Santa Paula Development: Aero Lofts-Yes Sparkuhl-Maybe

By Sheryl Hamlin

Two development projects came before the Santa Paula City Council on December 18, 2017, both of which originated prior to the formation of the existing council and prior to The Great Recession of 2007-2008.

Aero Lofts

This project was described as a way to own a “piece of the airport” in the LA Daily News in October 2008 and there is a letter in the city’s files dated 2006. The owner at the time was Bob Banman, who obtained an easement in 2001 with The Nature Conservancy for encroachment into the river, an easement that must now be quitclaimed and recreated between the new owner.

The project is now owned by Mr. Stephen Wolpin, Three Fliers, LLC (the applicant). Mr. Wolpin is a realtor, a pilot and has an address in Santa Paula per this bio.

Aero Lofts Architectural Renderings

The project was given a continuance in March of 2017.

According to Deputy Planning Director Mason, this version makes three improvements to the river issue. Although the project did receive an approval in 2005 through FEMA with a CLOMR (Conditional Letter of Map Revision), the project now sits primarily outside the 100 year flood plain and it will be elevated one foot and will increase the levee.

This modification adds aviation related businesses, extends height to 45’, and adds an additional lot. Architect Weinstein of Ojai, who met the applicant in August, spoke saying these 37 units would be a great economic addition to town. The contemporary design, he said, blends with the environment, calling it a “forward looking project”. No one spoke against the project. The Santa Paula Airport Association wrote in favor of the project via Rowena Martin, manager.

The project will pay an Affordable Housing in lieu fee of $356,253, rather than build affordable units on the site.

Because the residential units are on the second floor, there is less danger to occupants in the event of a flood, according to Mr. Mason in response to a question from Council Member Procter. Council Member Hernandez asked if all agencies have approved this plan, to which Mr. Mason replied affirmatively.

The staff recommendation was moved, second and approved.

Sparkuhl Ranch

The Sparkuhl project has been a vision for almost two decades. There is an article dated February 2001 in the Santa Paula Times. The project was owned by the Sparkuhl family initially. In 2001 neighbors from the Oaks expressed many concerns, concerns that were reiterated at the December 18, 2017 council meeting. The project is now owned by the Mansi family, both Ruth and her father addressed council.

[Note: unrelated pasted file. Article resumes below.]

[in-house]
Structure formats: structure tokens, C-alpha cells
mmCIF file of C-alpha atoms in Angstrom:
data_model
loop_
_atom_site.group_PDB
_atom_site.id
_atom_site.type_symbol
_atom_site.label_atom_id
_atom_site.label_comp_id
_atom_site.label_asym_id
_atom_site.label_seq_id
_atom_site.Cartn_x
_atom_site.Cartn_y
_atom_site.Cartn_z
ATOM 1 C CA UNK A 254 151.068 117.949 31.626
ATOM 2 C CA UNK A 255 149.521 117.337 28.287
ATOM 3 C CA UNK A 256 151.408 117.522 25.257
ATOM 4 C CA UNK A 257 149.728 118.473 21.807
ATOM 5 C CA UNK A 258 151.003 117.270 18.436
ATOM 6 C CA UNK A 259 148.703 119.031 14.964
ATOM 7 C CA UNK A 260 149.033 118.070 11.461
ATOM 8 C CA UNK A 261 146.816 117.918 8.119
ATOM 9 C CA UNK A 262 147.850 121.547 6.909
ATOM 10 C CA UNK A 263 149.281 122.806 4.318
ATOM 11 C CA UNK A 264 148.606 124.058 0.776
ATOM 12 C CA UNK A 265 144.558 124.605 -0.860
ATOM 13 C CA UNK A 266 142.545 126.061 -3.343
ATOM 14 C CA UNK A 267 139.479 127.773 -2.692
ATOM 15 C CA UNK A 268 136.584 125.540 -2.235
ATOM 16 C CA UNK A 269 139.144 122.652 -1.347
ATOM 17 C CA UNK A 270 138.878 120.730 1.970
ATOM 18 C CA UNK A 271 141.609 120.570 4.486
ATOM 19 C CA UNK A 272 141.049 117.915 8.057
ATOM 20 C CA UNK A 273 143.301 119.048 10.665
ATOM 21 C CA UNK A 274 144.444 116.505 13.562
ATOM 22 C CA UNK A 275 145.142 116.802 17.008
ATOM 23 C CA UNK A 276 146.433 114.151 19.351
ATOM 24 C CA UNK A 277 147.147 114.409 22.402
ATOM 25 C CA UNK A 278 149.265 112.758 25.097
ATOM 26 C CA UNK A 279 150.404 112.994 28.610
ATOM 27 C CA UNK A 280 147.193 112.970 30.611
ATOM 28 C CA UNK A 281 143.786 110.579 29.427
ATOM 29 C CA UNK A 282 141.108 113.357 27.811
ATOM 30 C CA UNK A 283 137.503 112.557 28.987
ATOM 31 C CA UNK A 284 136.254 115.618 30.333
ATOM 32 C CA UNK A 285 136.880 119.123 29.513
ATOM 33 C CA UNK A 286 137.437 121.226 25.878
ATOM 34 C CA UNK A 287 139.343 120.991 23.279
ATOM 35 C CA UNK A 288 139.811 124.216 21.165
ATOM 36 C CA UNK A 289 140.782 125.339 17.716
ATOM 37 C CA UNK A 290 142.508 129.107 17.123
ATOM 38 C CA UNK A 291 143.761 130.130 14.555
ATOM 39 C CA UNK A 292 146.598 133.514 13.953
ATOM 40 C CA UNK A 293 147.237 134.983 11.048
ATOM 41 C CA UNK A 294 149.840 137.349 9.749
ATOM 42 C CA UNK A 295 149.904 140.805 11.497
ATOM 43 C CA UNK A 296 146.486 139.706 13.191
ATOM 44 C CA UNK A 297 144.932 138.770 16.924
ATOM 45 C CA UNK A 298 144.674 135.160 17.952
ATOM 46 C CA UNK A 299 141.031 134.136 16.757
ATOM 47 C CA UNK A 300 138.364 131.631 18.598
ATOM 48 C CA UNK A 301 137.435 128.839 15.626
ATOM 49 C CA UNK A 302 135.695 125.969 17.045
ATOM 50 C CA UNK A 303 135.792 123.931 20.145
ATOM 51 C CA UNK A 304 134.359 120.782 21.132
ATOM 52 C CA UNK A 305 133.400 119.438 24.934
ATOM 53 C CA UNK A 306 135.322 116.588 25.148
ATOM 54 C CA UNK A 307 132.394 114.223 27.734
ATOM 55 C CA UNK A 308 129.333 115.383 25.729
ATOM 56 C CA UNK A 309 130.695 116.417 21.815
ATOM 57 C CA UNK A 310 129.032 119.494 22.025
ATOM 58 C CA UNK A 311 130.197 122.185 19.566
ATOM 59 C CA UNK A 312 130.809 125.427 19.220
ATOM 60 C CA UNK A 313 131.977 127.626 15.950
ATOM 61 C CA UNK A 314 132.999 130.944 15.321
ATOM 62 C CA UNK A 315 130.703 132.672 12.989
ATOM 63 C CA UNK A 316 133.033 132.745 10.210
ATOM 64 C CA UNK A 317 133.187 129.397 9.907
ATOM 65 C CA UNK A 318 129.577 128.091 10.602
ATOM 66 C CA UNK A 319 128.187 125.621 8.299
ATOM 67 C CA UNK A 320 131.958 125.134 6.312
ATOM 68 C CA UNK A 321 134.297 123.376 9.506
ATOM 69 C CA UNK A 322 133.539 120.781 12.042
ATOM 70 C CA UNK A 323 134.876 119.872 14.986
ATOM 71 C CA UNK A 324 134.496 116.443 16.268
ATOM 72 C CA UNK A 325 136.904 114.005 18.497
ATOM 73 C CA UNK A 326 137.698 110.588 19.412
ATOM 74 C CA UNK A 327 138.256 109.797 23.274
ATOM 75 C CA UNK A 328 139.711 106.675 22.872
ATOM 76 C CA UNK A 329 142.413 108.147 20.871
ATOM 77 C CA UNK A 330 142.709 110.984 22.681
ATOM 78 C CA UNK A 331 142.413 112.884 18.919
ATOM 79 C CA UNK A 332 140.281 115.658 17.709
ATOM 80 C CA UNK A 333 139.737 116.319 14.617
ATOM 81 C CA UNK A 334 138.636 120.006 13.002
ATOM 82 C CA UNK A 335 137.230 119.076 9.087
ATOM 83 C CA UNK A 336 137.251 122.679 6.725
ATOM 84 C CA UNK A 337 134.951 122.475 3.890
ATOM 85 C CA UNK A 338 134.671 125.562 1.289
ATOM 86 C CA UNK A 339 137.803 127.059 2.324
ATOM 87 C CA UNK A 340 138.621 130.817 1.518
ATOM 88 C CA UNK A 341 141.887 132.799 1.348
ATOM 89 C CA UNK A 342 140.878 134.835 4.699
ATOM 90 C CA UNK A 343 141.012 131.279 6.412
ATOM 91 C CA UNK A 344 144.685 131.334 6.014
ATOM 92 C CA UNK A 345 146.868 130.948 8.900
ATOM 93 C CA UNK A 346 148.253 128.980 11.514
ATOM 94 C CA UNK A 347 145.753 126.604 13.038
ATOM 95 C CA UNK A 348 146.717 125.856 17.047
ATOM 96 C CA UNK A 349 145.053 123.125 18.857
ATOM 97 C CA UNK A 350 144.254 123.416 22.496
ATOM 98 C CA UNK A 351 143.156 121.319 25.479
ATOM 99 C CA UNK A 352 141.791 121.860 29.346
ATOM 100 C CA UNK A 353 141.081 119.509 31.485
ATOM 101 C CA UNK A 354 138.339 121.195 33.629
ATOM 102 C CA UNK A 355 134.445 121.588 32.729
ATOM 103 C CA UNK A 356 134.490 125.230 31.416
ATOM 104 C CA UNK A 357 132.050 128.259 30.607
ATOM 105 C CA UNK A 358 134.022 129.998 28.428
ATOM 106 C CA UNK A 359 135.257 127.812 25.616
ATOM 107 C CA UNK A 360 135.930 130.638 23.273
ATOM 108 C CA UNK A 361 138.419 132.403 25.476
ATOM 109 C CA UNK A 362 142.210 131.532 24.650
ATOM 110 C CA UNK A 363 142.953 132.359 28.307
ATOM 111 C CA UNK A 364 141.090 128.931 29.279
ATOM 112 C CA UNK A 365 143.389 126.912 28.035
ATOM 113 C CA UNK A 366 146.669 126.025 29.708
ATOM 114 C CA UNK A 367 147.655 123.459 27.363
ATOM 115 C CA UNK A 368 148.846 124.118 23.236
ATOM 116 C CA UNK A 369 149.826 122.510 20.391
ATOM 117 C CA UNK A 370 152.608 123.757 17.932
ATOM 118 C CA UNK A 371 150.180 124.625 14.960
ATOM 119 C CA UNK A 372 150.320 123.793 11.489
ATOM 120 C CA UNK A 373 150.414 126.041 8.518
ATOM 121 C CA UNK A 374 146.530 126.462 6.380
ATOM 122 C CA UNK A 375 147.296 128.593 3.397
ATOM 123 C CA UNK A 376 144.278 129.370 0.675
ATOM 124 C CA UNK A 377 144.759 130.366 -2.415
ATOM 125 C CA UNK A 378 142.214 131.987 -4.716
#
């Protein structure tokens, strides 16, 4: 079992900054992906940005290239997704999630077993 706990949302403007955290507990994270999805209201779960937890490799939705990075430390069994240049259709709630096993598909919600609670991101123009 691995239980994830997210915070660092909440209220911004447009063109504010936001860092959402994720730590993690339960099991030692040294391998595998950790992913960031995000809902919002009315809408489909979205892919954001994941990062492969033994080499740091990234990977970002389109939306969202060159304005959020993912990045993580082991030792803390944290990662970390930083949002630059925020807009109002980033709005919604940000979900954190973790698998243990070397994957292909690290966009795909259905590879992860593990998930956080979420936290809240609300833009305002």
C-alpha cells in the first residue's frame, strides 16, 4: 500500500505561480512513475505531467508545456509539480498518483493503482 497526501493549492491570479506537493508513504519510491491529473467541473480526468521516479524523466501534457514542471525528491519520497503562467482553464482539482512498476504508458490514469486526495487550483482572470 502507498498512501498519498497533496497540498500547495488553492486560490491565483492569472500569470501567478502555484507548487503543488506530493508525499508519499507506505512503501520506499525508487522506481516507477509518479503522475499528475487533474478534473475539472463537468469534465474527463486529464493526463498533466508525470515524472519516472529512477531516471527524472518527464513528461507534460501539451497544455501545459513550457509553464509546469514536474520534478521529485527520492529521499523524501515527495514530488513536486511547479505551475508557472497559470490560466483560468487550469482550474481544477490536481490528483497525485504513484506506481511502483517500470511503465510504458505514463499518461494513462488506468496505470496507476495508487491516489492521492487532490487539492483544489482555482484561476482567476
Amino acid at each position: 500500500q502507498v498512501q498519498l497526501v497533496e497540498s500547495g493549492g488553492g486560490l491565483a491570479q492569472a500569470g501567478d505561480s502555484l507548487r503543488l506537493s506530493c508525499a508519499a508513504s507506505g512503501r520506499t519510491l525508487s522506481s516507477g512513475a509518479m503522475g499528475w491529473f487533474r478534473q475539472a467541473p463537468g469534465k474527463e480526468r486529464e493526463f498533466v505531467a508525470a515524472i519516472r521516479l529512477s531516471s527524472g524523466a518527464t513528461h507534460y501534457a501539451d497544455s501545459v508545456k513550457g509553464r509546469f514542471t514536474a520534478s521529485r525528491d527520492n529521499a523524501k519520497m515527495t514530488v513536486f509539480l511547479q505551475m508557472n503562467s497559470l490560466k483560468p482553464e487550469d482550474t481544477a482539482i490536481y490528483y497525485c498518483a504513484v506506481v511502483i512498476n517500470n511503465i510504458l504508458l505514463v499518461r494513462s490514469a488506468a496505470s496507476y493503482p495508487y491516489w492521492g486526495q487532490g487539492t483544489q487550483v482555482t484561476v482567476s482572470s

The project progressed through the city’s planning process and a set of Conditions of Approval was attached to the project. View those conditions here. The 2005 MND (Mitigated Negative Declaration) is posted on the city’s website. A detailed timeline of the project is shown in the Planning Commission Agenda Packet for October 2016, when the owner requested a one year extension.

The item before the December 18, 2017 council was simply to approve the Tract Map. Neighbors spoke enumerating a litany of complaints, items missing or errors. It was staff’s contention that these items would be considered as part of the next phase, when the Improvements are established.

The city’s website was down during the notification period, so the new information was not distributed in a timely manner. However, City Attorny Cotti explaned that a Tentative Tract map (which exists) requires notice of all near neighbors, but a Final Tract Map approval is a regular item and is often just a Consent Calendar item.

Two neighbors have retained lawyers. The Harrisons have retained Lowthorp, Richards, McMillan, Miller & Templeman, while Gena Mathwin has retained Chatten Brown, land use attorneys. It was not clear if the latter representation included a group of people.

One of the disputed items is access to the Santa Paula Creek. Council Member Hernandez stated that “no one has rights to go in to the creek…private property…”. However, it is common knowledge that camps of homeless live in the creek, presumably without permission. This was not discussed. Below is a picture taken by someone who has obtained permission to enter the creek from the Watershed Protection District.

Santa Paula Creek Encampment, source: Pam Murphy

Council Member Crosswhite asked if concerns apply to the map or to the next step. There was clearly confusion on this point. Council Member Hernandez said they are continuing because residents say their relationship is not positive and all concerns must be addressed before approval. The council voted to continue the project on a voice vote.

Approving the Final Tract Map of 19 homes on 11.3 acres will be revisited at a future meeting. The owners said that a delay into 2018 would cause them financial hardship to which Mr. Cotti said that the city is not responsible for such.

To read the staff report for this project, click here.

To read a previous report on this meeting, click here and here.

For more information on author click sherylhamlin dot com

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